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Mark Twain's characteristic wit sparkles in this light tale of daring and adventure. A 19th century man, a factory foreman, is transported to Camelot in the age of King Arthur, where adventure and revolution await.
I would have liked to visit this age through the eyes of a more impartial observer - I learned as much Connecticut as I did about Camelot. But there is charm in this approach too, for any traveller would have his own leanings, and both are sufficiently foreign to be interesting.
The plot has its weak points, particularly in the final chapters, as our protagonist seeks to overthrow church and state, but it's a fun enough romp along the way.
This novel takes a single thread - the relationship between creator and creation - and ties it into a ghastly, believable knot.
While I longed for some deeper characterisation, perhaps a scene or two of relief from the relentless unhappiness of Frankenstein's tale - these changes would have detracted from the crisp, believable tone and relentless pace.
Frankenstein is not a doctor - merely a young man driven by ambition and, later, love for his family. His monster is one of the most ambivalent beings I have encountered in fiction. It was impossible to know whether to pity or revile him. Their fates entwined in the arctic sea, I felt relief for the end of their miseries, rather than sorrow at their passing.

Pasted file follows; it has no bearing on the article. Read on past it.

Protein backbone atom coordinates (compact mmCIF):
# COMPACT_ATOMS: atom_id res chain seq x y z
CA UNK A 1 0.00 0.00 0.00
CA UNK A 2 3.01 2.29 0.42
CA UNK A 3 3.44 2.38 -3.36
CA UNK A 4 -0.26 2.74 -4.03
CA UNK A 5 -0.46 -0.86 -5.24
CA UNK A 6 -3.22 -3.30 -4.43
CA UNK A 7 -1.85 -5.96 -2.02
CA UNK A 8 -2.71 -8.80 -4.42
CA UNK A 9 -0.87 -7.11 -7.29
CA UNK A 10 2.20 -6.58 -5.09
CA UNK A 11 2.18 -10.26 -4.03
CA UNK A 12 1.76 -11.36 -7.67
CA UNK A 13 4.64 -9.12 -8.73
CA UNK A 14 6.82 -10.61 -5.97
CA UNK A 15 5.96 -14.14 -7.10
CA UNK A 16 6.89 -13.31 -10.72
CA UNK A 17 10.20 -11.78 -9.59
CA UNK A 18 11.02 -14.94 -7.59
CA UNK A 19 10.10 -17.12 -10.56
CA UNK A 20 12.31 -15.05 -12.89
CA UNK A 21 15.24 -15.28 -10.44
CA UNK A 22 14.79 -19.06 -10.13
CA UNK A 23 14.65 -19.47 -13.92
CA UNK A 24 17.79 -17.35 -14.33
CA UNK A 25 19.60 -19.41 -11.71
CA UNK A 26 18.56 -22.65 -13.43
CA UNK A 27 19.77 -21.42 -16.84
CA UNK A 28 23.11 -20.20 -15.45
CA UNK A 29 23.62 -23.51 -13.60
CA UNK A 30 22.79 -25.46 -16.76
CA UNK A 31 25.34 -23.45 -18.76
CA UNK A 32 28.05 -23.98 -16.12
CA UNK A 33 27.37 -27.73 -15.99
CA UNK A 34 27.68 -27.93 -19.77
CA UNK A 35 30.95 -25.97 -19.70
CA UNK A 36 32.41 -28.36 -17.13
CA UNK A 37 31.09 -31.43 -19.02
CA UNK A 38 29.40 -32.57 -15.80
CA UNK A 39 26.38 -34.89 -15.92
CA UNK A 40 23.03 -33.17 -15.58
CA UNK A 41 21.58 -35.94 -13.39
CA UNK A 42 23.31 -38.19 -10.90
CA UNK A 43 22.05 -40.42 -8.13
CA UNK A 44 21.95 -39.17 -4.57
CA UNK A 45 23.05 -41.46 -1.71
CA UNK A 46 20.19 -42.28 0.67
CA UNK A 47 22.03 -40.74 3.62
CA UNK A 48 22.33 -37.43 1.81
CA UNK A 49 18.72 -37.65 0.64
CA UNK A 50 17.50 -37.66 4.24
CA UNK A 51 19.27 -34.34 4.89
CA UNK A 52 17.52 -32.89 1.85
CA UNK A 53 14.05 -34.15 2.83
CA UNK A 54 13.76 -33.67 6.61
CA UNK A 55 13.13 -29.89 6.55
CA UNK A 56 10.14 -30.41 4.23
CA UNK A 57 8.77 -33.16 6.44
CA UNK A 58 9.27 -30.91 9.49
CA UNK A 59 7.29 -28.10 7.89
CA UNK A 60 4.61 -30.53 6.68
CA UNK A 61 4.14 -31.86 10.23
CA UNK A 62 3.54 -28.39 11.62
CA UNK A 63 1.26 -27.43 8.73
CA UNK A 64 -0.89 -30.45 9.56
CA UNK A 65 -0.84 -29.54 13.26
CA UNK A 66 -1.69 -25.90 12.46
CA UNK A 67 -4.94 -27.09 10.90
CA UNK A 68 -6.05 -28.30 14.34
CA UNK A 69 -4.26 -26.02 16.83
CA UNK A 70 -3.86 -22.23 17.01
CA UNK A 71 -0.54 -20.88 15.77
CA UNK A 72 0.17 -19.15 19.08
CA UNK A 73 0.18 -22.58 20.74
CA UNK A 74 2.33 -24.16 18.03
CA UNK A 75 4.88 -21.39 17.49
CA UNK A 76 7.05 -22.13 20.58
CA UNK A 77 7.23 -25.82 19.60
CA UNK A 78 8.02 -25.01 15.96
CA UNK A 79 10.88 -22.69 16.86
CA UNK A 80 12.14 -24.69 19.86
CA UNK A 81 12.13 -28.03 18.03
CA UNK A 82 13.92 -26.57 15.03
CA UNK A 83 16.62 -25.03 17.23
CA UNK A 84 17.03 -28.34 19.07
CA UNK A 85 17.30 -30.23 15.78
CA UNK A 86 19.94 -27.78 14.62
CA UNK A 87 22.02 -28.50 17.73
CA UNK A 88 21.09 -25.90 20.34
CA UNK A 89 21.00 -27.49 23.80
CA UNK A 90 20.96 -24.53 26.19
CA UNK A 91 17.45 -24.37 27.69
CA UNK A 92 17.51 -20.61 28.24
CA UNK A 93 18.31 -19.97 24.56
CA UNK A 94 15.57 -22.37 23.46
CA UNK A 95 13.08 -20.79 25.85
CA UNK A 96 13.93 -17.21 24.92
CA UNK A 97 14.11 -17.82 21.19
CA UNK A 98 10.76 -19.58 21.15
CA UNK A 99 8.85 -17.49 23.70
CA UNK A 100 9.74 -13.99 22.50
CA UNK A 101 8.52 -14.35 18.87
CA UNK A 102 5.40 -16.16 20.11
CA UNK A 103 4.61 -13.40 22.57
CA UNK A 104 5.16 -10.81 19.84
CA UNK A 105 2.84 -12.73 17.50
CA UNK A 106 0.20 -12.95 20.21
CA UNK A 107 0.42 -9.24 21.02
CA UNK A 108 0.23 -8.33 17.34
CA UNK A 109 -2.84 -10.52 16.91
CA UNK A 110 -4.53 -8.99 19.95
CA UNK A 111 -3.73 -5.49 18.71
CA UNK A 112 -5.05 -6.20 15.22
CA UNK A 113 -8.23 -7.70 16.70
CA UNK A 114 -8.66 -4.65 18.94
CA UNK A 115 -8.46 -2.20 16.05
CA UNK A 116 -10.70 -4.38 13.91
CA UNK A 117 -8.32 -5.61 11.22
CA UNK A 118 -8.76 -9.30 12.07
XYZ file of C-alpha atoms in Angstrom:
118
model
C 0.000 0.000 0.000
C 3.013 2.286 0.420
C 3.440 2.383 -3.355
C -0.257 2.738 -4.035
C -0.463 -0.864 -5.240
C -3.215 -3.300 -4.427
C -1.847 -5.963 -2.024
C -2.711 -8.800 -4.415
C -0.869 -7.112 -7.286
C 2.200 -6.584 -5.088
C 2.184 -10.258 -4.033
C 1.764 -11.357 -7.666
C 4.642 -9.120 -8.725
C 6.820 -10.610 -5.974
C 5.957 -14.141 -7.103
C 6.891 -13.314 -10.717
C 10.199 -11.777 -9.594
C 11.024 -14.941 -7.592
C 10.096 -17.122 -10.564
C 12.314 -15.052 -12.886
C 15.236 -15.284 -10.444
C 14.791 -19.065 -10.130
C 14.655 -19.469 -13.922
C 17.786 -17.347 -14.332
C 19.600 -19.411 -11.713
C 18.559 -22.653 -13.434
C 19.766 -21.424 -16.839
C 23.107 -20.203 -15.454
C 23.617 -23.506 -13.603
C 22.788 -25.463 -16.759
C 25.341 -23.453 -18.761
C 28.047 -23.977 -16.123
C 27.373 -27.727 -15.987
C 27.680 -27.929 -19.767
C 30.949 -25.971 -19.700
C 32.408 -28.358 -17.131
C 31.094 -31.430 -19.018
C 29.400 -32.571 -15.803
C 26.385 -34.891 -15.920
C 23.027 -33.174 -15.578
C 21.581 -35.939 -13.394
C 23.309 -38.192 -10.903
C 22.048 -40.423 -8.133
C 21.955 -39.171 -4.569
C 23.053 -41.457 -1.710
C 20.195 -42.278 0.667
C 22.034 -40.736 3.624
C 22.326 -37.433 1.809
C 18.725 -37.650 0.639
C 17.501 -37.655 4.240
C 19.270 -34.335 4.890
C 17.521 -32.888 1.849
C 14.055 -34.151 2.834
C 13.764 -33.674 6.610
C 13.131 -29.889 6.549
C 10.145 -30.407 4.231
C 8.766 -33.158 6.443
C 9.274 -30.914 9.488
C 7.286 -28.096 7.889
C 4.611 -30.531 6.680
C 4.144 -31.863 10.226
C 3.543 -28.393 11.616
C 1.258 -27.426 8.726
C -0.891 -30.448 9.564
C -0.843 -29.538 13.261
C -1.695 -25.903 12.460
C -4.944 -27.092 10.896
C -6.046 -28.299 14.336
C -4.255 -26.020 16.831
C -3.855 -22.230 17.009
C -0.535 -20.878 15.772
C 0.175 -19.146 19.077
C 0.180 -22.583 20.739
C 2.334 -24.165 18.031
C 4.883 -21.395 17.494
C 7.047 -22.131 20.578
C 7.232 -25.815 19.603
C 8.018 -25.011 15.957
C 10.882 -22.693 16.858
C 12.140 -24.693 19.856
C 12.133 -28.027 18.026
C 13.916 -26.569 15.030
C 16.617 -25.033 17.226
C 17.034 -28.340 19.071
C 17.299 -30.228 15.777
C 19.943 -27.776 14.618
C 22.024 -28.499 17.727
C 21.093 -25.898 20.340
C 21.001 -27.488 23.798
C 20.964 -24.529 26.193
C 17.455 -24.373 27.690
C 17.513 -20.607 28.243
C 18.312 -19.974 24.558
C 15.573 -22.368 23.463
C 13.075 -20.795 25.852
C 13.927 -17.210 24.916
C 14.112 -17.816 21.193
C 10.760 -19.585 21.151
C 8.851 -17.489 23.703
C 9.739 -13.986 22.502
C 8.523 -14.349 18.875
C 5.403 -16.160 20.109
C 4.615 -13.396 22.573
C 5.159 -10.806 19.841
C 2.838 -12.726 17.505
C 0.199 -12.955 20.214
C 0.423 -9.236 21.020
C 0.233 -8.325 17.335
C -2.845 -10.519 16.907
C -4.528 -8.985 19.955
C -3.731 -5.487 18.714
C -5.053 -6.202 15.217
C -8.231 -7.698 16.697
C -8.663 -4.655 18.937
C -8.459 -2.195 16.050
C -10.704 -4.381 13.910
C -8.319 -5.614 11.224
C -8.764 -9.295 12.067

This novel is remarkable for its chilling plausibility, and for the mood of hopeless melancholy it captures. The real monster, perhaps, is the depression that haunted its author, Mary Shelley, and which pervades every page of this classic.
I was surprised, and delighted, by how much I loved this novel. I'm not sure what I was expecting (more bitter tragedy, perhaps?), but I found myself engrossed in this fascinating, warmly lit, and intricately woven tale of stately life in 18th century Russia.
The characters were drawn with such care and detail, their lives felt entirely real to me, and I experienced their lives and loves almost as if they were my own. Realistic, too, were the struggles they faced - and the grand and mundane questions that occupied them.
This is a novel that foreshadows so much of what was to come in Russia - and in the world - in the 20th century. War, revolution, struggles between the classes, the mechanisation of agriculture, faith and what it means to be good - all these ideas and are explored with a sort of timeless honesty. The conversations between Levin and Oblonsky could be transposed to a modern dinner party and would still seem fresh.